Photographing a Wedding at St. Mary Cathedral in Lafayette, Indiana

A Beautiful Wedding at St. Mary Cathedral

Last Saturday I was in St. Mary Cathedral to photograph a wedding for the first time there. I have seen photos of the church before, but I had never stepped into it before the weekend started. From square one I was blown away by the church. There is so much beauty in this church that at first you do not know where to start. One place that I started on the wedding day though was setting up a remote up in the balcony. I wanted a wide shot showing the beauty of the church during the wedding. Once again my Canon 60D came out of retirement to be that remote. I placed my Tamron 10-24mm lens on the camera to get the view that you see above. I toyed with the idea of placing the Canon 8-15mm lens on the camera for a slightly wider view, but I decided to keep it at 10mm. I wanted a lot of the church in the view, but I didn’t want the people to be ants. Here I think that it worked very well for me. I was able to show a lot of the church with the bride and groom being a fairly good size. This is a church that I would like to photograph with some time on my hands one day. To be able to go through the church and photograph it as it sits empty would be great. It is really a great setting for a wedding.

Photographing a Catholic Wedding

Growing up Catholic I had my share of moments where the priest gave me a look when I was not exactly paying attention during a mass. One thing that I always want to do is to make sure that my quest for the shot does not interfere with the service at all. At St. Mary’s they keep a tight reign on what you can do. I really did my best during the mass not to move around too much. Each move was planned to keep the movements to a minimum. In a church this beautiful though you have to try and showcase each part of it. This was my second straight weekend photographing a Catholic mass, and it was a little easier after going through the mass the week before. Each wedding is different though, and you have to adapt to the new situation.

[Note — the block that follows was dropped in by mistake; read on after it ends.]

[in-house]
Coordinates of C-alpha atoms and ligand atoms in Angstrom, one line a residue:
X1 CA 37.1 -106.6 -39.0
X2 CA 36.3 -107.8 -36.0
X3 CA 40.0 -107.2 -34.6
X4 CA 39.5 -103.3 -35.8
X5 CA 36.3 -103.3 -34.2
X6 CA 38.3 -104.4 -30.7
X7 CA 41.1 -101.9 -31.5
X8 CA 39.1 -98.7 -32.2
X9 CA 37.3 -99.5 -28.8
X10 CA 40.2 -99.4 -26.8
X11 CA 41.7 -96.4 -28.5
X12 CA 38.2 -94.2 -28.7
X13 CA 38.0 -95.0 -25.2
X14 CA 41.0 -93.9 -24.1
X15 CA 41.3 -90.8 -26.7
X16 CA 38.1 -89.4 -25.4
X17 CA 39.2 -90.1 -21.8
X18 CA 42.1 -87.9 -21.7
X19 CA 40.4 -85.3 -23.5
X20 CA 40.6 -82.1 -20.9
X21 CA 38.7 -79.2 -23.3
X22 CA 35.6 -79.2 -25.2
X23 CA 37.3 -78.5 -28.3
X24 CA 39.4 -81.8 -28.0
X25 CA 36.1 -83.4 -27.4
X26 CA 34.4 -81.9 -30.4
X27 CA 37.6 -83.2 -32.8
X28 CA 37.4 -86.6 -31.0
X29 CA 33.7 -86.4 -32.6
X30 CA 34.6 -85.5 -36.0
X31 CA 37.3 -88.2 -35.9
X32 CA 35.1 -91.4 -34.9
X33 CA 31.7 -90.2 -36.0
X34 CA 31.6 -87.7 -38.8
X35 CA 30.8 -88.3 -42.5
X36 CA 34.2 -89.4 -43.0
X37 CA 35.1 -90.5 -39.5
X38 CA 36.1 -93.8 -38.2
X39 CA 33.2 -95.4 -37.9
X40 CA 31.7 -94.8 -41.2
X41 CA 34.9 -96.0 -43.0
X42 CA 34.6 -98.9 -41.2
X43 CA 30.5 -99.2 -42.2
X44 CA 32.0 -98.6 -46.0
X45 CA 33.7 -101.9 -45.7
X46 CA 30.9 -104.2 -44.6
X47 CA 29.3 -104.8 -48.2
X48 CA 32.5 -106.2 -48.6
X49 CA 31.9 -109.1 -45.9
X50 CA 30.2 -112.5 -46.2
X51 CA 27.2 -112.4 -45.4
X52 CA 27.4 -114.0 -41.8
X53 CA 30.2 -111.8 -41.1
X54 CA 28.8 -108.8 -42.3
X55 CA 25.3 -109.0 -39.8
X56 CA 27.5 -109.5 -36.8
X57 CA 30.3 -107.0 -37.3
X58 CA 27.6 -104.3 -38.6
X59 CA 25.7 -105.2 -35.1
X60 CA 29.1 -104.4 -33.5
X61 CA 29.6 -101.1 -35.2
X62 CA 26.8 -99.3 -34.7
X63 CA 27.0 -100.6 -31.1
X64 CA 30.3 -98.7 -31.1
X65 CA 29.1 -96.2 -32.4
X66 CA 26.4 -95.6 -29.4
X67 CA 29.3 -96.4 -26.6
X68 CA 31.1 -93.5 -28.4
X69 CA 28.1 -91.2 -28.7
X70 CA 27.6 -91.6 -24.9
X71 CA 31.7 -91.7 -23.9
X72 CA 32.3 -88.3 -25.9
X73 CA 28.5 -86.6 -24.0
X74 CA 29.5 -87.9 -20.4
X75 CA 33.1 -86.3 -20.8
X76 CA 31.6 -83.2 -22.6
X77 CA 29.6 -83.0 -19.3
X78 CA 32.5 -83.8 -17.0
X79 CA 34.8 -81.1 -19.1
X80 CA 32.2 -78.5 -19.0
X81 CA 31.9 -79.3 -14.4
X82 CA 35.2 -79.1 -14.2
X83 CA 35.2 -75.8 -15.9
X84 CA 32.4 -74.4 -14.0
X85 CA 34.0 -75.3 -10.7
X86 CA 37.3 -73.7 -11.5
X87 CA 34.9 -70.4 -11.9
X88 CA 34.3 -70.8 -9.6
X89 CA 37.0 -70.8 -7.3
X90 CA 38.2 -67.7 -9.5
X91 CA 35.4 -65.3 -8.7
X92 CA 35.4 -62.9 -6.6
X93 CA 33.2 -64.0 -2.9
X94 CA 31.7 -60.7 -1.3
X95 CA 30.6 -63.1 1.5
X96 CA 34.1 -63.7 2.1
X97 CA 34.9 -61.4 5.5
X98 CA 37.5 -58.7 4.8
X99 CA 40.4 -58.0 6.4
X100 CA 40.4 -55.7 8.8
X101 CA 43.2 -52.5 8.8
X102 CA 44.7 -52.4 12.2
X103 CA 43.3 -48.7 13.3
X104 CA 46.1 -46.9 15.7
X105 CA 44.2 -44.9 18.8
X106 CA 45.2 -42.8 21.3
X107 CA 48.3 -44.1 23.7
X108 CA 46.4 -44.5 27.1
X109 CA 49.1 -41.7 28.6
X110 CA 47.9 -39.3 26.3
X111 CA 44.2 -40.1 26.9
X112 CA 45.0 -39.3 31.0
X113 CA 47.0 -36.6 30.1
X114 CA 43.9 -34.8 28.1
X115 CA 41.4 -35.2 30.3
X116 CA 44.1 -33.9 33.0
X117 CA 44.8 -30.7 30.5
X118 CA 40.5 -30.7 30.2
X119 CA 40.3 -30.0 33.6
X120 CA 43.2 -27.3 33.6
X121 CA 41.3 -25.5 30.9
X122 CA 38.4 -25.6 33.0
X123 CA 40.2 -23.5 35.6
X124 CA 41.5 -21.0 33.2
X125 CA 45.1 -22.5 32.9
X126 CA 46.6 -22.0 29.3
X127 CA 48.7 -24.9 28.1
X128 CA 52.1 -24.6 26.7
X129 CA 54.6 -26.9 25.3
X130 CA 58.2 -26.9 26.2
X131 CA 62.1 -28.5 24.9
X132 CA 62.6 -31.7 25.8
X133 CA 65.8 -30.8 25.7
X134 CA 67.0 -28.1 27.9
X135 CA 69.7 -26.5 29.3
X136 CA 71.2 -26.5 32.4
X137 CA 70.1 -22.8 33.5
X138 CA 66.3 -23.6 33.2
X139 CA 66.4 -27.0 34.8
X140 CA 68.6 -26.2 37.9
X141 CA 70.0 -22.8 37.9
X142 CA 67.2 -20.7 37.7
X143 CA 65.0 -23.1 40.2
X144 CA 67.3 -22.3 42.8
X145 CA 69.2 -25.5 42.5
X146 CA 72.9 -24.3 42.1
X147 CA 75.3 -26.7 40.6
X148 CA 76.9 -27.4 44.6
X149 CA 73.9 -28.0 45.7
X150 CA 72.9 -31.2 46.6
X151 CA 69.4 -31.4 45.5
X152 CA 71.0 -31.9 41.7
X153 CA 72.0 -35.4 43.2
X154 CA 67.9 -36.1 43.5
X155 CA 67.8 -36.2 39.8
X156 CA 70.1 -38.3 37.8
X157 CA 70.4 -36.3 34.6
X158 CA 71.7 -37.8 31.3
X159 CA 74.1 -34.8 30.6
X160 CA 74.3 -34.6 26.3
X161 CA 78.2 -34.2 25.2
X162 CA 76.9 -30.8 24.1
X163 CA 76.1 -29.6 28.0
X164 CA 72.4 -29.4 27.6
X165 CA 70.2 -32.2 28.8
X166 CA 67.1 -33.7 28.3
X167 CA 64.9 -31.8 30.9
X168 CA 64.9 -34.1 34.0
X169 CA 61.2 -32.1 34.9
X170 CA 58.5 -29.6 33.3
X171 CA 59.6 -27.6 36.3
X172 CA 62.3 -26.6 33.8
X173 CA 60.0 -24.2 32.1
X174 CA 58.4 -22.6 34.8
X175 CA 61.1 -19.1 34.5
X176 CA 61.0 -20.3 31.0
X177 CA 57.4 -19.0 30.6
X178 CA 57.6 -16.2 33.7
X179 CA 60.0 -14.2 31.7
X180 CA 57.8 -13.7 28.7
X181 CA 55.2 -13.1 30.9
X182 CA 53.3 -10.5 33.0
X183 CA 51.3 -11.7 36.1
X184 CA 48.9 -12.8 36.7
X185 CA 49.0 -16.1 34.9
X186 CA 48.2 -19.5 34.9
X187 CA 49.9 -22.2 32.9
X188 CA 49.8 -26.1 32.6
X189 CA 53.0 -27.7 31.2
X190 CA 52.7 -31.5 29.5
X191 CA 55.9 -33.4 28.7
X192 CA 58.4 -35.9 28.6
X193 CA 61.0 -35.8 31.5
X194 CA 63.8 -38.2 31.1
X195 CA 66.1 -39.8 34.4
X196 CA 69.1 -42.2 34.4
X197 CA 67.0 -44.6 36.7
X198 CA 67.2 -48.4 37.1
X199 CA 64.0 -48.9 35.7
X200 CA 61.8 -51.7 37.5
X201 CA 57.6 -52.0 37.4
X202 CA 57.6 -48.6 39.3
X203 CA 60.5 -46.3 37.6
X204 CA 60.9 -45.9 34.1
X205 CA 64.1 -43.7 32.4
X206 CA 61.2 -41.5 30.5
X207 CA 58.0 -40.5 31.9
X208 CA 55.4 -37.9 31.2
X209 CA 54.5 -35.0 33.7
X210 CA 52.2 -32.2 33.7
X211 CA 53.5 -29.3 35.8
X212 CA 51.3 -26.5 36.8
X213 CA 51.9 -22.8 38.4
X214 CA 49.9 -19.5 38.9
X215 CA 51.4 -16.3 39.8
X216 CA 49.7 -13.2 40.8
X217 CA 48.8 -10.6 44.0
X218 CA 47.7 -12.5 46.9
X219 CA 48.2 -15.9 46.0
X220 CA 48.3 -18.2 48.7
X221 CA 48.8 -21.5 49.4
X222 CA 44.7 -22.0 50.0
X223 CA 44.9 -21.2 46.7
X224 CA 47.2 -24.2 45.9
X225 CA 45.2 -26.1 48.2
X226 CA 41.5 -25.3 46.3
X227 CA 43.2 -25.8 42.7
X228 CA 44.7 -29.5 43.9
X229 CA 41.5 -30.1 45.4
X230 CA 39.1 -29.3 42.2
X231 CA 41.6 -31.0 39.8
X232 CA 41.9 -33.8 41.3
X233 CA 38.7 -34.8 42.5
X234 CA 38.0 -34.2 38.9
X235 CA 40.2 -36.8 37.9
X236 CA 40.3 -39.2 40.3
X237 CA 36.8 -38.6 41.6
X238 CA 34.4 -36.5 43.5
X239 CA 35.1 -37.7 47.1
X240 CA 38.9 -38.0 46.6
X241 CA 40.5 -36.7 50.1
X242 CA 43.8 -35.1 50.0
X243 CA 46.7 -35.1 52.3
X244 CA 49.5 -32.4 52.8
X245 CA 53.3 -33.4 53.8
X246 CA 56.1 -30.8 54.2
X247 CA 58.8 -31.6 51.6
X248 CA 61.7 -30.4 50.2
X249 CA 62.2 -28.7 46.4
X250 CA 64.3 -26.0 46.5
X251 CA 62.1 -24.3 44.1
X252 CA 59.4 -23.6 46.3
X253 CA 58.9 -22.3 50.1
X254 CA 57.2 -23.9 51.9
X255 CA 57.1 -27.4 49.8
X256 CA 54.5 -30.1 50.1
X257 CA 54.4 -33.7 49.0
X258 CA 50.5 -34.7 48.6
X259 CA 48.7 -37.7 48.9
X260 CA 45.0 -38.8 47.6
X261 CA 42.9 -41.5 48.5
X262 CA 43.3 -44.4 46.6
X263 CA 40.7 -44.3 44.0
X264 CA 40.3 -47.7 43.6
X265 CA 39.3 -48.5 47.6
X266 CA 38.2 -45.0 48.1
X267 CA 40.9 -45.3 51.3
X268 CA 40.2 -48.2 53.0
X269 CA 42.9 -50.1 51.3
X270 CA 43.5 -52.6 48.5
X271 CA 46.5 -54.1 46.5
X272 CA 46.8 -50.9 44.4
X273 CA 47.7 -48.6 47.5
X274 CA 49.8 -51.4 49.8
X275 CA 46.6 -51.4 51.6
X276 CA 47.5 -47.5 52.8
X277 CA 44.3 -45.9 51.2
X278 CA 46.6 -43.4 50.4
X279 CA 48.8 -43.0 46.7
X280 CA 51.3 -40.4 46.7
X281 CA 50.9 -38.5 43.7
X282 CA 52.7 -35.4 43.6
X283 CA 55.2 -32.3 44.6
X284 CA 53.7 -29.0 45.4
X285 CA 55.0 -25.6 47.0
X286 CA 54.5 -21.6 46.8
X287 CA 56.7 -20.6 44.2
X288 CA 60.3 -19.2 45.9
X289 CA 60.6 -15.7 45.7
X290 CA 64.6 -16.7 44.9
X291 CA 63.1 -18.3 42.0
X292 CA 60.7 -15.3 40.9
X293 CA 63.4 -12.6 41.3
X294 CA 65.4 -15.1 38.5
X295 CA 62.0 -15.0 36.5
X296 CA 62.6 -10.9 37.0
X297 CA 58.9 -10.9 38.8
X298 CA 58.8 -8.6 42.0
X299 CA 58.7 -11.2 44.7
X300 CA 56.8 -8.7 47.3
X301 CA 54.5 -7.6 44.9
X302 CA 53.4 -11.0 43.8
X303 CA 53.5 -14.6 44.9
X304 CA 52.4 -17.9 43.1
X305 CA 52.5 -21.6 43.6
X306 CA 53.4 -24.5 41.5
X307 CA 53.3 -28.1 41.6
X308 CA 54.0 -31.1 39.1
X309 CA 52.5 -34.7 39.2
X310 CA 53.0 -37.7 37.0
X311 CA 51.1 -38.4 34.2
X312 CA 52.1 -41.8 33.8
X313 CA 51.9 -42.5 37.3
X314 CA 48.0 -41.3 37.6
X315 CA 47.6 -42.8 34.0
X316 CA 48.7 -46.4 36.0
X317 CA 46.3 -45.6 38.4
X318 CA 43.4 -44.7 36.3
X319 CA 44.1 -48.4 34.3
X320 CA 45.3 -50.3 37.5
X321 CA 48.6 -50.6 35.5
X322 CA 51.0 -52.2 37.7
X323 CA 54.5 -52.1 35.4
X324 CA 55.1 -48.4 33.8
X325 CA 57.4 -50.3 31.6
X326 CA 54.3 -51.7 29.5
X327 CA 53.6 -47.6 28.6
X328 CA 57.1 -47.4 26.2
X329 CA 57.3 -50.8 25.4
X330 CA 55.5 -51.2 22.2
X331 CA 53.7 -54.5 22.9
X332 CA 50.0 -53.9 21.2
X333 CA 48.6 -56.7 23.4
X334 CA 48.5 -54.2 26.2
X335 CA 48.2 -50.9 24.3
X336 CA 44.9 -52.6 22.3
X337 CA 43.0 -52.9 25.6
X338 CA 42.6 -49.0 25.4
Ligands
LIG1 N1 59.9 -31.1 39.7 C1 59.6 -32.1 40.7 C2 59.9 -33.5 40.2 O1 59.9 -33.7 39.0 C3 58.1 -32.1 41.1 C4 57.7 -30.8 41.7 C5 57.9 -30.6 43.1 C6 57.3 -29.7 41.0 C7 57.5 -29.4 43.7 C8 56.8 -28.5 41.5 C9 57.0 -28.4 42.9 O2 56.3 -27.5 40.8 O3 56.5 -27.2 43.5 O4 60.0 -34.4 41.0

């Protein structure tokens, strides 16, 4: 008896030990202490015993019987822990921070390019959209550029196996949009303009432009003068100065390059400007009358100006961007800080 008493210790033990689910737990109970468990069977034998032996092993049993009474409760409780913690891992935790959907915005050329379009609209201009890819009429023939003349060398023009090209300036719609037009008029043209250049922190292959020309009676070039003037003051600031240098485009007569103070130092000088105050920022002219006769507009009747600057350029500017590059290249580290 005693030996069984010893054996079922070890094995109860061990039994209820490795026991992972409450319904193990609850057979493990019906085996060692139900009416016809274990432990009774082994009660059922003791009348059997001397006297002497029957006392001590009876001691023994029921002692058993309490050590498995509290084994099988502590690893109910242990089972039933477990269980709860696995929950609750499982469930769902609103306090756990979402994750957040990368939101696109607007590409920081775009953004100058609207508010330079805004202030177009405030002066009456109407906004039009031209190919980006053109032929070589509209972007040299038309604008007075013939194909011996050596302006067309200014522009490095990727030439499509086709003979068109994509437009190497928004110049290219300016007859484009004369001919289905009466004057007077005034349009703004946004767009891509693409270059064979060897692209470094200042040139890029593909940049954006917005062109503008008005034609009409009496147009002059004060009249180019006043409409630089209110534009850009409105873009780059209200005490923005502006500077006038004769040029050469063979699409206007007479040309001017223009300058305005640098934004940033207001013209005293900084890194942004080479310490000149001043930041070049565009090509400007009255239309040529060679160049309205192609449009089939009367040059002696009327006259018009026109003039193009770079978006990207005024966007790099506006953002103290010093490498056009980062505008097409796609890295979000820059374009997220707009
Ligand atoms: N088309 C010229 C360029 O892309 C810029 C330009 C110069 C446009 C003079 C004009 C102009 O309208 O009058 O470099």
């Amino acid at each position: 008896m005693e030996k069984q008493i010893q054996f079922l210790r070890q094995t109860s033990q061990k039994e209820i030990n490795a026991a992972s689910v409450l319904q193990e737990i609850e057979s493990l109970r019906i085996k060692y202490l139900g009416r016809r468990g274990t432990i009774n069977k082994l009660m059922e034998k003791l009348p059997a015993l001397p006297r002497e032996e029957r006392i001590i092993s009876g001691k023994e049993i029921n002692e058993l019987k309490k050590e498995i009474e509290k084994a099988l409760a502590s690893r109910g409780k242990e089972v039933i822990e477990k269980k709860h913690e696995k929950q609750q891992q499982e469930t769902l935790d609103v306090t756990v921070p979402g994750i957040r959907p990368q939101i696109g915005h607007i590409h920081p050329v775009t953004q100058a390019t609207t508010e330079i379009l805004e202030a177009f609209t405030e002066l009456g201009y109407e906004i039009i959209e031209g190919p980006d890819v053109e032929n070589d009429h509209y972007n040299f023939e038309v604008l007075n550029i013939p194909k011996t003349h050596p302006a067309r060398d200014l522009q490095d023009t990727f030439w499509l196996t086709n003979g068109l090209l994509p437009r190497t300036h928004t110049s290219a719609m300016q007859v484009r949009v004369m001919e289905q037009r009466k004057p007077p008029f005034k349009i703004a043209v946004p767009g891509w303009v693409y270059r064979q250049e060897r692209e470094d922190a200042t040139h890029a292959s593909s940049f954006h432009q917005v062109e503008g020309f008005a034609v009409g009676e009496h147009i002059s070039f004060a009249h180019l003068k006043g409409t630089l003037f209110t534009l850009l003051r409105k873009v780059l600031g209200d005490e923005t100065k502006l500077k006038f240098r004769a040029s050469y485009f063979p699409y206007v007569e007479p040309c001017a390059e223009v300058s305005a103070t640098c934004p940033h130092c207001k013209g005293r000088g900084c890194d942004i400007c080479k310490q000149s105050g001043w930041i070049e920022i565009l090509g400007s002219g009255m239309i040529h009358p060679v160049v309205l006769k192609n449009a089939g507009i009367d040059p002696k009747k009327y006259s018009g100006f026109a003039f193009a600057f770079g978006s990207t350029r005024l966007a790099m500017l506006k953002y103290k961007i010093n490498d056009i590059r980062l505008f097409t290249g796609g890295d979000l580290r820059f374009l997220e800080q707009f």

Leave a Reply

Fill in your details below or click an icon to log in: Logo

You are commenting using your account. Log Out /  Change )

Google photo

You are commenting using your Google account. Log Out /  Change )

Twitter picture

You are commenting using your Twitter account. Log Out /  Change )

Facebook photo

You are commenting using your Facebook account. Log Out /  Change )

Connecting to %s

This site uses Akismet to reduce spam. Learn how your comment data is processed.

%d bloggers like this: